Self-realization is an expression used in Western psychology, philosophy, and spirituality; and in Indian religions. In the Western understanding, it is the "fulfillment by oneself of the possibilities of one's character or personality" (see also self-actualization). +more In the Indian understanding, self-realization is liberating knowledge of the true Self, either as the permanent undying witness-consciousness, which is atman (essence), or as the absence (sunyata) of such a permanent Self.

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Western understanding

Merriam Webster's dictionary defines self-realization as: [wiki_quote=97ec3698]

In the Western world "self-realization" has gained great popularity. Influential in this popularity were psycho-analysis, humanistic psychology, the growing acquaintance with Eastern religions, and the growing popularity of Western esotericism.


Though Sigmund Freud was skeptical of religion and esotericism, his theories have had a lasting influence on Western thought and self-understanding. His notion of repressed memories, though based on false assumptions, has become part of mainstream thought. +more Freud's ideas were further developed by his students and neo-psychoanalysts. Carl Jung, Erik Erikson, and Donald Winnicott have been especially important in the Western understanding of the self, though alternative theories have also been developed by others. Jung developed the notion of individuation, the lifelong process in which the center of psychological life shifts from the ego to the self. Erikson described human development throughout one's lifespan in his theory of psychosocial development. Winnicott developed the notion of the true self. Roberto Assagioli developed his approach of psychosynthesis, an original approach to psychology. Assagioli's original approach is one that is dynamic and continuous, rather than one that can be reached at a "final destination" or completed.

Western esotericism

Western esotericism integrates a broad variety of traditions, some of which view self-realization as the ultimate goal of a human being.(See also New Age)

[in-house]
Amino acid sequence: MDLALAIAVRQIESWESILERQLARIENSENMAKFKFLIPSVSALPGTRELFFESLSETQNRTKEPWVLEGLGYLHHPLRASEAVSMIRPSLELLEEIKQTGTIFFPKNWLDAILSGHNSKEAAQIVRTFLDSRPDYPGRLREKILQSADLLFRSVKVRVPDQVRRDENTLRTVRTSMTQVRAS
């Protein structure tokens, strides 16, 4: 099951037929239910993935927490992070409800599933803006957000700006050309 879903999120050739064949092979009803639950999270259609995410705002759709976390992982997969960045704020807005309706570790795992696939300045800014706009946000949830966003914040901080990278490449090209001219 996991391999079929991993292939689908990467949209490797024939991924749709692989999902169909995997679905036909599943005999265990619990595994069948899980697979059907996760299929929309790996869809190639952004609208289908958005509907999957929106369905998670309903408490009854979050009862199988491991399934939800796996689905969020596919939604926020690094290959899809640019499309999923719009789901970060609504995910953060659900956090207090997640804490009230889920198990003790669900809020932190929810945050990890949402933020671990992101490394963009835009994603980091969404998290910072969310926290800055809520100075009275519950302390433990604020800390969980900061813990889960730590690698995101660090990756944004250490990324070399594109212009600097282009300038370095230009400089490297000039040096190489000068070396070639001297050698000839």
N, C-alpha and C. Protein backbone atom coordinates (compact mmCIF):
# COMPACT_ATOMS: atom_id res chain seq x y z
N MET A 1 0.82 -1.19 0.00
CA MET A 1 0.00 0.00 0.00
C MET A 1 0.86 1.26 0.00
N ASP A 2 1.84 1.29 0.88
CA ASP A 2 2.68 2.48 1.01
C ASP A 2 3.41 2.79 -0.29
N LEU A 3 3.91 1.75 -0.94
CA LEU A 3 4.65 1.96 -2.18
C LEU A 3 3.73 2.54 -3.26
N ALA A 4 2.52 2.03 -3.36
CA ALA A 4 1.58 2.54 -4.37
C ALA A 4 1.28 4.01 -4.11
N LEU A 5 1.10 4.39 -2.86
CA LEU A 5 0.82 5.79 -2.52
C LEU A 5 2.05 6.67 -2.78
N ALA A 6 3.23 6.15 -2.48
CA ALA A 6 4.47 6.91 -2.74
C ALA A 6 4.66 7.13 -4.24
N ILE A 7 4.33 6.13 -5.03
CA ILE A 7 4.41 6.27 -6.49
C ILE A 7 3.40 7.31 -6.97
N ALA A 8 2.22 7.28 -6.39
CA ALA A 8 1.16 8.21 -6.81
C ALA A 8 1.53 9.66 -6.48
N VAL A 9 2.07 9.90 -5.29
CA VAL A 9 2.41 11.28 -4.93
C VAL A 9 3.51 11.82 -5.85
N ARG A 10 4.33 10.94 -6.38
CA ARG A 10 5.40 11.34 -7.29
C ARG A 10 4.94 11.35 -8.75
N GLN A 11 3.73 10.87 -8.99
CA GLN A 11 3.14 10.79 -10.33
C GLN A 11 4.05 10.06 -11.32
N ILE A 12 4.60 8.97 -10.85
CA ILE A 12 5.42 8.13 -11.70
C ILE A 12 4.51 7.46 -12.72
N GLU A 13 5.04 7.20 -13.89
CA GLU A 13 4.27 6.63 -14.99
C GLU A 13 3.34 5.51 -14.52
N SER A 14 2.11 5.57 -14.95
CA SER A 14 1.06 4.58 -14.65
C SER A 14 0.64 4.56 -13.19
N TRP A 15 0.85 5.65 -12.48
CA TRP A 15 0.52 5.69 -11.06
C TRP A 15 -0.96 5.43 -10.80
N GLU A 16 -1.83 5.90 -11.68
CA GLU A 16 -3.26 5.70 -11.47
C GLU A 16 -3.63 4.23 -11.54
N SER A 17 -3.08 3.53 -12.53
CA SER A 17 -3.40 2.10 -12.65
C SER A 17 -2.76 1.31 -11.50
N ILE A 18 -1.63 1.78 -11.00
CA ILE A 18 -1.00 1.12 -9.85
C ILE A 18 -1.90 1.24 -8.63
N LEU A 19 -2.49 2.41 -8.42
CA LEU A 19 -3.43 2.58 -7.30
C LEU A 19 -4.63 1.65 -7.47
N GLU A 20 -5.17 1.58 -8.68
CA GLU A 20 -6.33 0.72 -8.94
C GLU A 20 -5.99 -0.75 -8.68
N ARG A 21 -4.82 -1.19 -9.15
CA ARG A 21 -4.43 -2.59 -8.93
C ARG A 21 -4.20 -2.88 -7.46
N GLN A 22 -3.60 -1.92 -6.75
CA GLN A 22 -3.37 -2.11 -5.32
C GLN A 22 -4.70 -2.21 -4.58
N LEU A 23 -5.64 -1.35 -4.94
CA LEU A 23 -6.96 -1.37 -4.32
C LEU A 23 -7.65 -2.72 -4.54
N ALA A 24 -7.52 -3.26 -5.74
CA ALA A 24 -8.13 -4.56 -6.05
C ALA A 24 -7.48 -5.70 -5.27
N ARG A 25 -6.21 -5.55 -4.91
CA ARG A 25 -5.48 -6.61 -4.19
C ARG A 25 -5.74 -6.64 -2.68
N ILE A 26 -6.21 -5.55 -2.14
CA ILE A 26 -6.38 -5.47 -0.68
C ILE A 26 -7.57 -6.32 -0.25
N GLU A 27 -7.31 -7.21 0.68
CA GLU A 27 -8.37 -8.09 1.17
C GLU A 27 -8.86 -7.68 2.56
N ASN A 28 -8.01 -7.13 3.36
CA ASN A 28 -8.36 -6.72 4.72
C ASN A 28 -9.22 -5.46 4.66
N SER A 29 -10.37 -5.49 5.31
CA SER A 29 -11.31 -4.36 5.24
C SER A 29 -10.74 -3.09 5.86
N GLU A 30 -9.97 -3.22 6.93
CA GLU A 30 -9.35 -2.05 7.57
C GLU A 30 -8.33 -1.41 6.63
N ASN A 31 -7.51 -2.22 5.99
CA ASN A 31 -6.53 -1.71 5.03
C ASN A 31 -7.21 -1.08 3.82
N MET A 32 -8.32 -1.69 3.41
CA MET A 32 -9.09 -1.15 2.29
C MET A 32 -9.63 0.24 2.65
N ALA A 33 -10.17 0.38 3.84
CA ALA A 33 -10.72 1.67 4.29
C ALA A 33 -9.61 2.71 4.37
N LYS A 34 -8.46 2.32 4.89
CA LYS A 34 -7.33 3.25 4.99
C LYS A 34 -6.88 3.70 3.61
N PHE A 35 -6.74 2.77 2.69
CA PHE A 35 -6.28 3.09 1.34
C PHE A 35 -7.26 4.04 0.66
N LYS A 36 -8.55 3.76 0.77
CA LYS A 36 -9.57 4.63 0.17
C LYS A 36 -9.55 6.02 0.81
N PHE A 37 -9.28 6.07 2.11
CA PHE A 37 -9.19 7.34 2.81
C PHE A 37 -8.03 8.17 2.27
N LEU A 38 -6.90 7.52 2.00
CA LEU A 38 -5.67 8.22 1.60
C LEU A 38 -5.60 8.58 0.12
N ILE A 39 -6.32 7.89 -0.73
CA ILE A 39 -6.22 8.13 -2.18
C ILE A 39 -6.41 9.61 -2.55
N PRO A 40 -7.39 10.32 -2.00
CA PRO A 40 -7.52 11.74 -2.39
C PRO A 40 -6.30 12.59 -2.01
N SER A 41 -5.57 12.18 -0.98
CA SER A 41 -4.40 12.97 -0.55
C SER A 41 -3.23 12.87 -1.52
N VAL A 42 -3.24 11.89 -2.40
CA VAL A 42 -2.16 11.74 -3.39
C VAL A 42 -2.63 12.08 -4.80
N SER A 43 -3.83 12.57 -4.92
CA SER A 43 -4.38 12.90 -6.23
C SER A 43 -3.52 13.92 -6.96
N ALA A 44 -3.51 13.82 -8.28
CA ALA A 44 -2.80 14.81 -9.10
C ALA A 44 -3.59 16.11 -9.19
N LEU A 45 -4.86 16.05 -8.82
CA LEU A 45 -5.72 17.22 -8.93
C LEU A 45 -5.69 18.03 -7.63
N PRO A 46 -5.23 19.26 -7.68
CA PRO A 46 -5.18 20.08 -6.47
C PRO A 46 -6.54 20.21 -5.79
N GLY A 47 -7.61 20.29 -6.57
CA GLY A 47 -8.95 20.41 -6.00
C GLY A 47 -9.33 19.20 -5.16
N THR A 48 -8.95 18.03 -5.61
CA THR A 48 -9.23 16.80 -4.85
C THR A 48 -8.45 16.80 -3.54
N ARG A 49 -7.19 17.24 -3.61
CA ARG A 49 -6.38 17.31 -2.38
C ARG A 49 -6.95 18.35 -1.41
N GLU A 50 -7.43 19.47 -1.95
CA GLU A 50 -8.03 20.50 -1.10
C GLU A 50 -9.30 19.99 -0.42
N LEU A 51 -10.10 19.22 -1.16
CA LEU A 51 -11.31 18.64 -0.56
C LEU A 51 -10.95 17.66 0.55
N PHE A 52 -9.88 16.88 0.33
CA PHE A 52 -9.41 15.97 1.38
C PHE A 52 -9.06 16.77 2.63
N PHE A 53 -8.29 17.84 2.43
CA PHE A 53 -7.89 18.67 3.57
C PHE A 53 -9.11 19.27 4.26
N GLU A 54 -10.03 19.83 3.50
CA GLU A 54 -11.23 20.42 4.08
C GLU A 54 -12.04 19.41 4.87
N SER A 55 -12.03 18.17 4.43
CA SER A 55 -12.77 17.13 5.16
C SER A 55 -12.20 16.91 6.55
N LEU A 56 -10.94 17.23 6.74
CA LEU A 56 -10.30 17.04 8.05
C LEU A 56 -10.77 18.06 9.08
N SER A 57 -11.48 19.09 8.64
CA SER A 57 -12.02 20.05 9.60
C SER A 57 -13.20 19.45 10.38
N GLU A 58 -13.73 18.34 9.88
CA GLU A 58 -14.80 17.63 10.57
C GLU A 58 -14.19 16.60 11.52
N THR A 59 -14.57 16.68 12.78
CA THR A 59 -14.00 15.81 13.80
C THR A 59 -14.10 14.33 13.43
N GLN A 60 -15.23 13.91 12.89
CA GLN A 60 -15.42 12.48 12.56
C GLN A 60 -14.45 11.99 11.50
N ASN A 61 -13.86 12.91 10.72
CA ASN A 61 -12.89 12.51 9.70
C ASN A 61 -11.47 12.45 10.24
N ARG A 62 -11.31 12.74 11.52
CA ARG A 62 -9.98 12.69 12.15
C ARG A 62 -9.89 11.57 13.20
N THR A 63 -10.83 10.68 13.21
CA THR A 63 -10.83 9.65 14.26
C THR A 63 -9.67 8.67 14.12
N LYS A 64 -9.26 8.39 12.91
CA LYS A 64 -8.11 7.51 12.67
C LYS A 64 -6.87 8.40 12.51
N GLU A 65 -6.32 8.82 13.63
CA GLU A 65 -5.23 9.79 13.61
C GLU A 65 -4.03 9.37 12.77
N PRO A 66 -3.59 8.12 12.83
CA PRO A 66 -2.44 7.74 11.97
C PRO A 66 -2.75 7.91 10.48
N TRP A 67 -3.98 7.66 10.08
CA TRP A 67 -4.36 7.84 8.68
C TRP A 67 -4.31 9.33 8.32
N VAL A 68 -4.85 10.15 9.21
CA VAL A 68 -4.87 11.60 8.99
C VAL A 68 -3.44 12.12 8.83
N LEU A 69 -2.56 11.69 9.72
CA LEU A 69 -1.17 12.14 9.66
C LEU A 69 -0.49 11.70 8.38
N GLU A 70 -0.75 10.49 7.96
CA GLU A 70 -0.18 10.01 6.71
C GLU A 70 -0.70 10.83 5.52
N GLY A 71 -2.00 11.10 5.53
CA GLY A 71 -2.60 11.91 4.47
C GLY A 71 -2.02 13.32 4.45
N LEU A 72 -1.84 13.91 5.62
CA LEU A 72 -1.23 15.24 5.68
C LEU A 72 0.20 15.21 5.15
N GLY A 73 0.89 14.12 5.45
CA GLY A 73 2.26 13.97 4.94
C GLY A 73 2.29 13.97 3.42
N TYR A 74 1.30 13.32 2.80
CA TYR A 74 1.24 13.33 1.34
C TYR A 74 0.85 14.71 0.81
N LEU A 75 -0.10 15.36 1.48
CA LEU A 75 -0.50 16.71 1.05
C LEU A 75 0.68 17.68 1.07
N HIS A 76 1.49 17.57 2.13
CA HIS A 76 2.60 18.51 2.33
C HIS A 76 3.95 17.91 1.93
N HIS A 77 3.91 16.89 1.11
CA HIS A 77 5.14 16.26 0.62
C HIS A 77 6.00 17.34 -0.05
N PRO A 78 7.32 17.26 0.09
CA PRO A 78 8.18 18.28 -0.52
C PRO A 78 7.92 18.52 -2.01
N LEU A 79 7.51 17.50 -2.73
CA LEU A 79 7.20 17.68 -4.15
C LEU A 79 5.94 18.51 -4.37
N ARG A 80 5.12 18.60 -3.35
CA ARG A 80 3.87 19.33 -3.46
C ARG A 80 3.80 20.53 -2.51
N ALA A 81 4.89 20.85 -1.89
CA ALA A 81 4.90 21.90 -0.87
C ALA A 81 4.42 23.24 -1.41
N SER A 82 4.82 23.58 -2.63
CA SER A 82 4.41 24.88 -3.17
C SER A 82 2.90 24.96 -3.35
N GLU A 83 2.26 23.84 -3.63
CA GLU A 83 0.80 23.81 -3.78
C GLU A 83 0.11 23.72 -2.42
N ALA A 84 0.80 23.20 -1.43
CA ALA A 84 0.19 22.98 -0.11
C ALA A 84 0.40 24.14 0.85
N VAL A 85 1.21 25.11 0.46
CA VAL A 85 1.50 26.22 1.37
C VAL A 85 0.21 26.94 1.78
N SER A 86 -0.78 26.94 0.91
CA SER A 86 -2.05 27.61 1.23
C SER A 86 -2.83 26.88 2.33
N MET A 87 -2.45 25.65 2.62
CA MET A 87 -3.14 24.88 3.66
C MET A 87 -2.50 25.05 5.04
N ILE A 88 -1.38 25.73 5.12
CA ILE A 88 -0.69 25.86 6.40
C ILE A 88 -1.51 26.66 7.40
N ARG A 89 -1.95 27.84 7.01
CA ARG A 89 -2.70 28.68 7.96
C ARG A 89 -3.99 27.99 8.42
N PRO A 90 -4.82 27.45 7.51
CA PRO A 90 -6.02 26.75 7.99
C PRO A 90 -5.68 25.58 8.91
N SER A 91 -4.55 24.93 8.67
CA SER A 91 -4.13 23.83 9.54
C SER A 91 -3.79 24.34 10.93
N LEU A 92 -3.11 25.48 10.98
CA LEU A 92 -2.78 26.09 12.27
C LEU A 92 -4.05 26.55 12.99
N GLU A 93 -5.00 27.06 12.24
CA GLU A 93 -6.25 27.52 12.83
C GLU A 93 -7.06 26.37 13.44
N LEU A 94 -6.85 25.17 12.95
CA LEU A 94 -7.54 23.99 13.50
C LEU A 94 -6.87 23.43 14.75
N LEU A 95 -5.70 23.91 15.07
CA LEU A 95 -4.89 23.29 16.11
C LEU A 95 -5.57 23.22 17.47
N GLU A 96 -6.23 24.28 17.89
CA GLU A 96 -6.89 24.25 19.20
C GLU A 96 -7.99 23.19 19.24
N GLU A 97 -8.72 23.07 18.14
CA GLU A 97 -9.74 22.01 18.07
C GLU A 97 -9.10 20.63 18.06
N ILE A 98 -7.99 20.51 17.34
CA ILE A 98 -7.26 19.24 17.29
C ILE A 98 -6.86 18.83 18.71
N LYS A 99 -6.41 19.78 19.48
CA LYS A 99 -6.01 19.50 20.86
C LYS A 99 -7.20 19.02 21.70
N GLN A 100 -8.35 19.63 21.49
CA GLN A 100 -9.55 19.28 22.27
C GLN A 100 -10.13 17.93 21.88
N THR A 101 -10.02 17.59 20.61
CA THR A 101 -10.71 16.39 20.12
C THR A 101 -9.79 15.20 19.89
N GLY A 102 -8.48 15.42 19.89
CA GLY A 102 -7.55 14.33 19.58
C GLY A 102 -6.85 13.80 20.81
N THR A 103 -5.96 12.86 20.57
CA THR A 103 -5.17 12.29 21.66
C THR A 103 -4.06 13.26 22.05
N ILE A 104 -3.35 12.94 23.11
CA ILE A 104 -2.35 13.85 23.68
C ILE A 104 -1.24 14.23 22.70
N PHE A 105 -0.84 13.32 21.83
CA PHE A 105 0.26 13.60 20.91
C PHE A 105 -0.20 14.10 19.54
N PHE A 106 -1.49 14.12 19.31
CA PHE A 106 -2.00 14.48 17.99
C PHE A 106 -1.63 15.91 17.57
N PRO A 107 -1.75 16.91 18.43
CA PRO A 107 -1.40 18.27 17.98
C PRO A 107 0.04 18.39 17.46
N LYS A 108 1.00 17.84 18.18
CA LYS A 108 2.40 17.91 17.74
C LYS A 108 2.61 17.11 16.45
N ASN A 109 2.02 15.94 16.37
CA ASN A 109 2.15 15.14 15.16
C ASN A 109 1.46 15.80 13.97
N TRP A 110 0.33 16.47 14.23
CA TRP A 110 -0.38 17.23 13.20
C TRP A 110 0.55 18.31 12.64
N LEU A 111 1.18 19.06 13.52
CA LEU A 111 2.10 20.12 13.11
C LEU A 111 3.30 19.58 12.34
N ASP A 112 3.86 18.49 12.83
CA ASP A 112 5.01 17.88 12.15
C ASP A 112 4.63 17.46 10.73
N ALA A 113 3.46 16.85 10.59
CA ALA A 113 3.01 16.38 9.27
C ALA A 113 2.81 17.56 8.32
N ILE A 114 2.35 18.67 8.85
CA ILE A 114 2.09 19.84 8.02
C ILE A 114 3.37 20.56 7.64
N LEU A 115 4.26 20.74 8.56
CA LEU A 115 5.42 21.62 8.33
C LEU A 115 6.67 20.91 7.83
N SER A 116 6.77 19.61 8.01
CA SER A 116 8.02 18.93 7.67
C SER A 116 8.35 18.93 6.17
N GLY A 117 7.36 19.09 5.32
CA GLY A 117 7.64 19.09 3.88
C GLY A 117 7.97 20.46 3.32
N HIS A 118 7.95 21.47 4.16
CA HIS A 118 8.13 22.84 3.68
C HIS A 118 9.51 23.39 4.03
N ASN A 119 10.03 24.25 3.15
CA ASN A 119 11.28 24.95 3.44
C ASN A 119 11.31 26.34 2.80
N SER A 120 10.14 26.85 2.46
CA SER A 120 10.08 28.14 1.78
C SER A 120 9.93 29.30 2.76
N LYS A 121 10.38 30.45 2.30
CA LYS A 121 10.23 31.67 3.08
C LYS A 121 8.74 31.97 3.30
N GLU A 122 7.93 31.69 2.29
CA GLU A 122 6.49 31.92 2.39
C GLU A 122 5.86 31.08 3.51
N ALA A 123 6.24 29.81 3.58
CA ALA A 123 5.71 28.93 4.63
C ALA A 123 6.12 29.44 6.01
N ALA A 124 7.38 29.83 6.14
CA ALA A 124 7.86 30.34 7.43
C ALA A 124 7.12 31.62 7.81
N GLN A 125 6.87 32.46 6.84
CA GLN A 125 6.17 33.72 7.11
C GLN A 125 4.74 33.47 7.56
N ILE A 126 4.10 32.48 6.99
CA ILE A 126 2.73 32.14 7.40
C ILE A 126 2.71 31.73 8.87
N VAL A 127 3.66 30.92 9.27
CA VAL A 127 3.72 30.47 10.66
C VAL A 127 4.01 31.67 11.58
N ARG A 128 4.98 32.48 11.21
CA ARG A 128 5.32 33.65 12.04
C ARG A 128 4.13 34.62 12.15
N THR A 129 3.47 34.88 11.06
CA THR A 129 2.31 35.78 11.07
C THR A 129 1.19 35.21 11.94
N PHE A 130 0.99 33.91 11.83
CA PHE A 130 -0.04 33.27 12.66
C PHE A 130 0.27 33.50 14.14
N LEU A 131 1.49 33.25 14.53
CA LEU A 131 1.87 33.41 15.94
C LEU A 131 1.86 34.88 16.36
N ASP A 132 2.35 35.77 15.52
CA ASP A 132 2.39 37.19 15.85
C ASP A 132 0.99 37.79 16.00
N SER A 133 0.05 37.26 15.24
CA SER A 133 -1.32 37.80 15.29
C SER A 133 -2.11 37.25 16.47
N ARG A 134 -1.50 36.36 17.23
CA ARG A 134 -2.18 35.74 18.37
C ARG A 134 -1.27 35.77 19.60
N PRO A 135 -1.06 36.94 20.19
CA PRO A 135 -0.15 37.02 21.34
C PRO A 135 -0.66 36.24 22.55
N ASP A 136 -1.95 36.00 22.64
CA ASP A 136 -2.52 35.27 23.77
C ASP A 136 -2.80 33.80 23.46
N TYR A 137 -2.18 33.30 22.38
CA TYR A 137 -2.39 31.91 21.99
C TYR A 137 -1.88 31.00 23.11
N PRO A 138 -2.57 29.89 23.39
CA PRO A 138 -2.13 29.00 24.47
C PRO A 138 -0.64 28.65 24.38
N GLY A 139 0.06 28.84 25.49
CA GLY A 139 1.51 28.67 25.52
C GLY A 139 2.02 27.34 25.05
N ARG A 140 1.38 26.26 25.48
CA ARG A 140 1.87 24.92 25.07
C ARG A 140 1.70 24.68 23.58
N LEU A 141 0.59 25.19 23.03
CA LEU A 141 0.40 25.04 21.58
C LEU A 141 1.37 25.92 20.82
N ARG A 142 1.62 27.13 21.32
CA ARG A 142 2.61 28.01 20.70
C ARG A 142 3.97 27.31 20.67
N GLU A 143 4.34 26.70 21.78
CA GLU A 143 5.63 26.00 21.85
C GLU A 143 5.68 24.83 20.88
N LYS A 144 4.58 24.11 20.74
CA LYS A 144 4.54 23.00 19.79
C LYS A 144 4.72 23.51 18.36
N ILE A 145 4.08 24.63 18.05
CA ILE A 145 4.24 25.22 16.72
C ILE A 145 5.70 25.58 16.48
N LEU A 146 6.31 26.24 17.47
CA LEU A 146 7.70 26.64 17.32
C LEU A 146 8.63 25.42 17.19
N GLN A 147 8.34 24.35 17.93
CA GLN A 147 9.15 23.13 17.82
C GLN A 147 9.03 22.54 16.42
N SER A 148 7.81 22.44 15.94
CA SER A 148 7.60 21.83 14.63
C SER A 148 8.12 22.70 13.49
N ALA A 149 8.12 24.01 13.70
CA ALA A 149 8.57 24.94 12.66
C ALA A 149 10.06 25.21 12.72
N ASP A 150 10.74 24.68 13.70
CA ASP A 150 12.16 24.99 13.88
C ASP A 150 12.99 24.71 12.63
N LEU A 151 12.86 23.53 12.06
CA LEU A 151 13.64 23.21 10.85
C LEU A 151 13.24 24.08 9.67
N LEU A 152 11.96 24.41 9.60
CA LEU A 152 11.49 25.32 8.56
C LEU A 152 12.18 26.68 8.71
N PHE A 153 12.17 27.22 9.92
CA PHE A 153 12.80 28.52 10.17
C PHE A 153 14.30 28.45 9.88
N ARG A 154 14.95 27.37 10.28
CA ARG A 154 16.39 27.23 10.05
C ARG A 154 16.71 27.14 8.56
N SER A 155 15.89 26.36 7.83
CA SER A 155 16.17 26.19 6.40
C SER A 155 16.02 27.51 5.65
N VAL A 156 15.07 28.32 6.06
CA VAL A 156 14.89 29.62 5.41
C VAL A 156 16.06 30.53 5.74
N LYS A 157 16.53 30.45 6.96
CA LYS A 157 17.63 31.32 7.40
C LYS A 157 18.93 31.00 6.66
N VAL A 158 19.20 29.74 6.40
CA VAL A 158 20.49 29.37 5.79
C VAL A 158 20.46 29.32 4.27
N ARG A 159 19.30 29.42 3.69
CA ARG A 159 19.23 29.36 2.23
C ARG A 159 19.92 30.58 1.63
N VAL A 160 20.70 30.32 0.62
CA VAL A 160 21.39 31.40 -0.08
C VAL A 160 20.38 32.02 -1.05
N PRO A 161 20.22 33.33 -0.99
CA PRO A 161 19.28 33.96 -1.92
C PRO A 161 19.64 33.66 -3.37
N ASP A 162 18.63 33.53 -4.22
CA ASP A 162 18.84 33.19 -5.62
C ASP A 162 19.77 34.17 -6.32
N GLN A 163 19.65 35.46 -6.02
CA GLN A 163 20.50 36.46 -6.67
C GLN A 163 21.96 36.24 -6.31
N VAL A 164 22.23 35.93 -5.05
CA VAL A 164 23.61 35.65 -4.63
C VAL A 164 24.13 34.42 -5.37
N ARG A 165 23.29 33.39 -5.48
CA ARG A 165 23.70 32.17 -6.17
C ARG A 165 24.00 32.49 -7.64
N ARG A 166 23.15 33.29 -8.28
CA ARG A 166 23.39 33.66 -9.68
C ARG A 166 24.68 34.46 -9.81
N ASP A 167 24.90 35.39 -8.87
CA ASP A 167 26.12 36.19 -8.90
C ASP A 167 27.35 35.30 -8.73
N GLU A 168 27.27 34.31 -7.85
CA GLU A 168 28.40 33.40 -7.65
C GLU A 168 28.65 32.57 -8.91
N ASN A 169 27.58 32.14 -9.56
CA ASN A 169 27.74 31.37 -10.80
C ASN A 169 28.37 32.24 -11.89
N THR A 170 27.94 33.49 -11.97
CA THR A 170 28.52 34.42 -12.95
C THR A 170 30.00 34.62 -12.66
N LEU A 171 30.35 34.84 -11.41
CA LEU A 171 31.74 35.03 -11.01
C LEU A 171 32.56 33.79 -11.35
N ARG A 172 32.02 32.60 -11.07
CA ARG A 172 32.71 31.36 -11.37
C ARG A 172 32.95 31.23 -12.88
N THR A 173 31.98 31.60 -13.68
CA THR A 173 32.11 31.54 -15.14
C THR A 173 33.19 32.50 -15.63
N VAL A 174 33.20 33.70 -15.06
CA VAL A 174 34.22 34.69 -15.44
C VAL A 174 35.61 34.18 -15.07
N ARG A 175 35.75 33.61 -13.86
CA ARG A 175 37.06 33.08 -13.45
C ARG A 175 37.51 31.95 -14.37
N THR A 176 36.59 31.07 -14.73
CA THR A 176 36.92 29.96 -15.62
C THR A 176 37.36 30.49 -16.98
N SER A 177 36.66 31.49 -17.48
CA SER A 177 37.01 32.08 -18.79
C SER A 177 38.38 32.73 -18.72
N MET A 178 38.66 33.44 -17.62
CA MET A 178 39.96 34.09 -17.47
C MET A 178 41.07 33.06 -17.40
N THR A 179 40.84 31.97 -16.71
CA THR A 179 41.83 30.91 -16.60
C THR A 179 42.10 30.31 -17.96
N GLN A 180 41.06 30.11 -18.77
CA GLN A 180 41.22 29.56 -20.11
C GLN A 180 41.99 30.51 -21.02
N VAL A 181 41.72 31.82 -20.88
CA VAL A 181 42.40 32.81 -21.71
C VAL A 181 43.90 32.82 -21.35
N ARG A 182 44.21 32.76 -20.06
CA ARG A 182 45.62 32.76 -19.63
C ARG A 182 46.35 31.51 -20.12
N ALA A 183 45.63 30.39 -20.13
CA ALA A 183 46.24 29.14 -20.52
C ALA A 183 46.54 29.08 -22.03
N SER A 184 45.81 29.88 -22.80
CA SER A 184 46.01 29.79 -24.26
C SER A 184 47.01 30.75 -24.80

Indian religions


Jain philosophy is one of the oldest world philosophies that separates body (matter) from the soul (consciousness) completely. Individual conscience and individual consciousness are central in the Jain philosophy. +more Self-realization is one of the major pre-requisites to attain ultimate enlightenment and liberation (moksha). Self-realization means peeling away fabricated layers of one's own personality to understand the true self and hence the true nature of reality. In Jainism, karma is portrayed as invisible particles of subtle matter that adhere to a living organism or Jiva. These particles come together to form a film of negativity and darkness around the soul that obscures the true consciousness, making the Jiva lose touch with its original essence as a soul. These karmic particles tend to attract similar particles which cause the inflow of auspicious and inauspicious karmic matter into the soul (Āsrava). This leads the organism to fall into the bondage of lust, worldly pleasures, ego, hatred, jealousy, anger, etc. Thus self-realization paves the way to simply reverse this process and help the seeker to decipher absolute truth on their own. Jainism firmly rejects the belief of a creator, and that one being is solely responsible for his thoughts, actions, and their consequences.

According to Dada Bhagwan: [wiki_quote=b9c8f9e1]


In Hinduism, self-realization (atma-jnana or atmabodha ) is knowledge of witness-consciousness, the true self which is separate from delusion and identification with mental and material phenomena.


In Shaivism, self-realization is the direct knowing of the Self God Parashiva. Self-realization (nirvikalpa samadhi, which means "ecstasy without form or seed," or asamprajñata samādhi) is considered the ultimate spiritual attainment.

Self-realization is considered the gateway to moksha, liberation/freedom from rebirth. This state is attained when the Kundalini force pierces through the Sahasrara chakra at the crown of the head. +more The realization of Self, Parashiva, considered to be each soul's destiny, is attainable through renunciation, sustained meditation and preventing the germination of future karma (the phrase "frying the seeds of karma" is often used).

Advaita Vedanta

Ātman is the first principle in Advaita Vedanta, along with its concept of Brahman, with Atman being the perceptible personal particular and Brahman the inferred unlimited universal, both synonymous and interchangeable. The soteriological goal, in Advaita, is to gain self-knowledge and complete understanding of the identity of Atman and Brahman. +more Correct knowledge of Atman and Brahman leads dissolution of all dualistic tendencies and to liberation. Moksha is attained by realizing one's true identity as Ātman, and the identity of Atman and Brahman, the complete understanding of one's real nature as Brahman in this life. This is stated by Shankara as follows: [wiki_quote=c89e7eac]}}.


Since Buddhism denies the existence of a separate self, as explicated in the teachings of anatman and sunyata, self-realization is a contradictio in terminis for Buddhism. Though the tathagatagarbha-teachings seem to teach the existence of a separate self, they point to the inherent possibility of attaining awakening, not to the existence of a separate self. +more The dharmadhatu-teachings make this even more clear: reality is an undivided whole; awakening is the realization of this whole.


Sikhism propounds the philosophy of Self-realization. This is possible by "aatam-cheennea" or "Aap Pashaanae", purifying the self from the false ego: [wiki_quote=82fae6fc]}}

Guru Nanak says, [wiki_quote=bb7edbd2]


Further reading

[[Category:Spirituality]] [[Category:Religious practices]] [[Category:Self]] [[Category:Mysticism]]